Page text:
I’ll be honest with you, gentle reader, the main reason I booked to see The Take That Experience on the last night of our week’s holiday in the Peak District was finally to take a peek inside the Buxton Opera House, a building I’ve known about for decades but never seen a show there. And I have to say it’s quite a curious place. The lavish gilt decoration inside Frank Matcham’s 1903 building, as it drapes itself around the proscenium arch and the balconies and galleries, gleams beautifully with true wedding-cake magnificence, full of luxury and grandeur. The flooring, however, as you make your way to your Stalls seats, is a dull grey lino, and the Stalls Bar has all the comfort and style of a 1960s urinal. If more than three people are waiting at the bar, the queue reaches outside and gets mingled with the queue waiting to go into the Ladies’ loo, so do be careful with your orienteering skills. So, something of a mismatch, but I’m glad I’ve now chalked it off my list of Theatres I Haven’t Visited Yet.
We’re quite partial to a spot of Take That; Mrs Chrisparkle, in particular, has been a bit of a secret fan since the early 90s. In fact, there’s no secret about it at all. The story that she was once heard shouting out I Love You Jason! may or may not be apocryphal, and may or may not have taken place at a Take That concert. In recent years we’ve seen Never Forget, which, try as we might, we never will, The Band, which was surprisingly superb, and the lads themselves at Milton Keynes. But we’d never before seen a straightforward, honest to its boots, tribute act.
It does me no credit when I confess that I didn’t have much in the way of expectation for this show. But – guess what? – The Take That Experience does exactly what it says on the tin, providing two hours of high energy, top commitment and super skilful performance that had the pensioners of Buxton (and ourselves) on our dancing feet from the earliest possible opportunity. The show opens with “Gary”, “Mark” and “Howard” doing a few, mainly more recent, numbers, including a song that has recently become a favourite of mine, These Days, and a terrific performance of Shine fronted by “Mark”. Then we met “Robbie”, who, of all the performers, is perhaps the least physically like his famous counterpart but makes up for it with a magnetic personality, terrific rapport with the audience, and a very athletic and bouncy performance style. “Robbie” sang us a few of his solo songs; and then, after the interval, we went back in time to the original five-guy-group (welcome on stage scream “Jason”) for a thoroughly entertaining retrospective concert of all their greatest hits – every one an instantly recognisable winner.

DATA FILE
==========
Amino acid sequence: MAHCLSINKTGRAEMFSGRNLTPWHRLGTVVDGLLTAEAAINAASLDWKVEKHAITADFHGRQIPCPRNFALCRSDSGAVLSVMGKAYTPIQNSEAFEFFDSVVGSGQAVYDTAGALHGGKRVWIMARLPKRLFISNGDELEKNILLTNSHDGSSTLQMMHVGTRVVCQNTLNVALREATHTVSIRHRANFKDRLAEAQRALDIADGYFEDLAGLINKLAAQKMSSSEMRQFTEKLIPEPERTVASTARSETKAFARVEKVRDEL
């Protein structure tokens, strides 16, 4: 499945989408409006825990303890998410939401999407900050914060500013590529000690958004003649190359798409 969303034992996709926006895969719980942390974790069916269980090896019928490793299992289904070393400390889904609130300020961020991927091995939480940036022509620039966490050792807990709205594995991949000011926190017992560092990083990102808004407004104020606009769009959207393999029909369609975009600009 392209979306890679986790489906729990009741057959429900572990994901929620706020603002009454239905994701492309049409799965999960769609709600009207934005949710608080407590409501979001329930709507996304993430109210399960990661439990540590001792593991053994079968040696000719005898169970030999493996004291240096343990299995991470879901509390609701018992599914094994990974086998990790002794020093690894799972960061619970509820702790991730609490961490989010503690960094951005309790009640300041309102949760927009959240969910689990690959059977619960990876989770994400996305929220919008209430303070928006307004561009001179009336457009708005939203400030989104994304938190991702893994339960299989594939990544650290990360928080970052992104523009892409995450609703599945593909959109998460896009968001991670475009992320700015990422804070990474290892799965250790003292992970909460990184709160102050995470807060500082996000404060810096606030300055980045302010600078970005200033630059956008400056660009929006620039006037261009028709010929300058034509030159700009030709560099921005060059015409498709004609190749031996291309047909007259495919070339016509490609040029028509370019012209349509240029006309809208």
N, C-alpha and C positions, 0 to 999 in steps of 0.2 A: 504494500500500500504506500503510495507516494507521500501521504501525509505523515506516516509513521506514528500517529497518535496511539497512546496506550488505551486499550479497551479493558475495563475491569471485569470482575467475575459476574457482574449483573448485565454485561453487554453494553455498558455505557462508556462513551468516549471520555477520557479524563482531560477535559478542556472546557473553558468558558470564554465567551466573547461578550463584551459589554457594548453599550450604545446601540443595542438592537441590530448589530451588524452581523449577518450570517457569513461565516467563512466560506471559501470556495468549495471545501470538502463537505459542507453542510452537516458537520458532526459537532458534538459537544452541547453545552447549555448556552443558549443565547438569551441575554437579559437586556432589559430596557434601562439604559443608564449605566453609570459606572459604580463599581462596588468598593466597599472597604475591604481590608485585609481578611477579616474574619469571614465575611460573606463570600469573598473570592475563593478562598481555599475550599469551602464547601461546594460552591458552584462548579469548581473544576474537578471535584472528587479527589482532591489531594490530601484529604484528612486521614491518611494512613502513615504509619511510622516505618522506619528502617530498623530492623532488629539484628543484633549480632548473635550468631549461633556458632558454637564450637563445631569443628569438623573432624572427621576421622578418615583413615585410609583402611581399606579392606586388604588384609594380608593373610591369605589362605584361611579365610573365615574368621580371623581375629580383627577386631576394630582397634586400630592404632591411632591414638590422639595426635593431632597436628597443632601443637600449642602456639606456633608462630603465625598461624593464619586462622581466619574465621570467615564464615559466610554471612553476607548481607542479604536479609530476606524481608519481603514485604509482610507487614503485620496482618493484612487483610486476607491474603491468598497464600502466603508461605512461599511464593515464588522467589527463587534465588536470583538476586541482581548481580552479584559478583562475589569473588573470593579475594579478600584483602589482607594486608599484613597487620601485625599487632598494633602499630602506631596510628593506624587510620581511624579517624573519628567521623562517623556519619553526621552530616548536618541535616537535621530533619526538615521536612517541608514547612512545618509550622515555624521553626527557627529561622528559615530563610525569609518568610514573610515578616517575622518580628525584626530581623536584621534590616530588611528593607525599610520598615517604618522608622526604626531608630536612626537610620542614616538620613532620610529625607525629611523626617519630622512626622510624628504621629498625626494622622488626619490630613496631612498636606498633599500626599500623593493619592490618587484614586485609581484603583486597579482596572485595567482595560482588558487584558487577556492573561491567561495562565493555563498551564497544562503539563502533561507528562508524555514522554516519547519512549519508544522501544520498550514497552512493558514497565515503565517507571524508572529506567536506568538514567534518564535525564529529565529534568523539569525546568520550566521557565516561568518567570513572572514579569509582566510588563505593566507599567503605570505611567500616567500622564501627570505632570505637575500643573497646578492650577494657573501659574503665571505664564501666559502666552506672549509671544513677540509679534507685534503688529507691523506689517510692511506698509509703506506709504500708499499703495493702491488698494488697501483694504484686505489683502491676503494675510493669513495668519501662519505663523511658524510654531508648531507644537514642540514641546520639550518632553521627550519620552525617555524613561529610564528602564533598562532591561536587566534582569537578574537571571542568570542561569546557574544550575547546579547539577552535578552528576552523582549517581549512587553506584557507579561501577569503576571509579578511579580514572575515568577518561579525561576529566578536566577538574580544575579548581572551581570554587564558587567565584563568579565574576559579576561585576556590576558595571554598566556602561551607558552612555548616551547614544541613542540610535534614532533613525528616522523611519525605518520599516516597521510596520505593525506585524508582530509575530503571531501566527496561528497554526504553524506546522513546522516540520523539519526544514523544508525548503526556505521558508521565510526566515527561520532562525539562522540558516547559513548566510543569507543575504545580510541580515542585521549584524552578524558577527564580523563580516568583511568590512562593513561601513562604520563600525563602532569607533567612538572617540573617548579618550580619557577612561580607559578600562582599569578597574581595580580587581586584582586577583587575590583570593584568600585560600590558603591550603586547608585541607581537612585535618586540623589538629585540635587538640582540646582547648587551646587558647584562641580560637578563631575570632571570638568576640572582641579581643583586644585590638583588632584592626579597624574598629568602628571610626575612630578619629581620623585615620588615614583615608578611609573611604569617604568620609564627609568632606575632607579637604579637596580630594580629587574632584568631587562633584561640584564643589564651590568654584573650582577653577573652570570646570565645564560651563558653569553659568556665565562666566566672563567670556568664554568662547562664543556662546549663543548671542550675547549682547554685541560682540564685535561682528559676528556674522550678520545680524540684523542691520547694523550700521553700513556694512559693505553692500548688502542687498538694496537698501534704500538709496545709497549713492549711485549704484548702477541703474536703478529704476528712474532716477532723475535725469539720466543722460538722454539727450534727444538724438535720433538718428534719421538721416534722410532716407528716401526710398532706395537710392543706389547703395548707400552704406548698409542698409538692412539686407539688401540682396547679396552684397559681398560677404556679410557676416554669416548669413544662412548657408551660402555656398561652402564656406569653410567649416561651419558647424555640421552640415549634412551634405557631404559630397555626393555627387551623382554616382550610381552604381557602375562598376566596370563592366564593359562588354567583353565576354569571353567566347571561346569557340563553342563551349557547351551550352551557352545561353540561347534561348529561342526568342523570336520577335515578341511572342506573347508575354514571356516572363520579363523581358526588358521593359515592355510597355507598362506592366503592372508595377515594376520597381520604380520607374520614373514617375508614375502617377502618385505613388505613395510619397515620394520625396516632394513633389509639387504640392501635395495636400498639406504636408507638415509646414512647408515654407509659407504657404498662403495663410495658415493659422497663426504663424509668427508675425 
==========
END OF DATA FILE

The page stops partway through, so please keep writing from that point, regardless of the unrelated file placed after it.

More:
It certainly delivered a lot more than it promised, and we had a terrific time. If you love your Thats, you’re going to love this bunch. They’re on an extensive tour of the UK until the end of the year and I thoroughly recommend them!
It was just over ten years ago that Mrs Chrisparkle and I went to see the Take That musical Never Forget at the Milton Keynes Theatre. Mrs C has always been a TT aficionado, and I’d always quite liked their songs, so we went along. The show was as dull as ditchwater, with a lousy book; and although the performances were good, the show never ignited until the last ten minutes, when the post-curtain call cast abandoned all the storyline pretences and just did a few songs as a Take That Tribute Act – and they were brilliant.
The Band – the new musical based on the songs of Take That, and whose creation TV audiences partly saw with the series Let It Shine to choose the boys who would be in the band – is almost the exact opposite of Never Forget. That dull, poorly written show has been replaced by a feelgood, funny and charming tale of five 16 year old girls in 1992, fantasising about meeting their boyband heroes at a gig, and their adult counterparts 25 years later. Rather than giving us a Take That tribute act, the five boys of Five to Five, the winning group on the TV show, simply become a typical boyband of their own. There’s no point trying to identify which of the guys is Gary, or Robbie, or Jason (or Mark, or Howard…. sorry, Mrs C’s enthusiasm has rubbed off on me a little) because they’re not presented that way. And that, in my humble opinion, is both a strength and a weakness of this new show. Strength – in that it allows the boys and the show to acquire their own unique identities. Weakness – well, if you’re expecting 2 and a half hours of Take That-ery, you’ll be disappointed.
Of course, the TV show is now fifteen months in the past, and we couldn’t for the life of us remember any of the winning competitors. All that original pizzazz of the show has gone into making pre-tour sales an enormous success – allegedly this is the biggest selling show in advance of press night ever – but not into making celebrities of the guys involved. I realised a few minutes before heading out to the theatre that, apart from knowing it had Take That music in it, I knew precious little about anything else to do with the show. The head of steam built up by the TV programme has long gone cold. As a result, the show, and especially the boys, have to win you over perhaps a little more than if this was just any old musical based on a pop group’s output (and let’s face it, there are plenty of those to choose from). And if you’re expecting a high impact start from the guys – well think again. The five boys don’t instantly hit the ground running with a perfect Take That tribute show – in fact, when they first come on stage they crawl out of various parts of young Rachel’s bedroom, giving me a slightly disturbing memory of Helen Reddy’s Angie Baby, if you’re old enough to remember that. That slowish start, not helped by some first night teething troubles, some murky sounds, underpowered microphones for the boys singing and a missed cue from the understudy playing the fifth member of the band, meant that I thought the first twenty minutes or so of the show was, shall we say, a bit scruffy around the edges.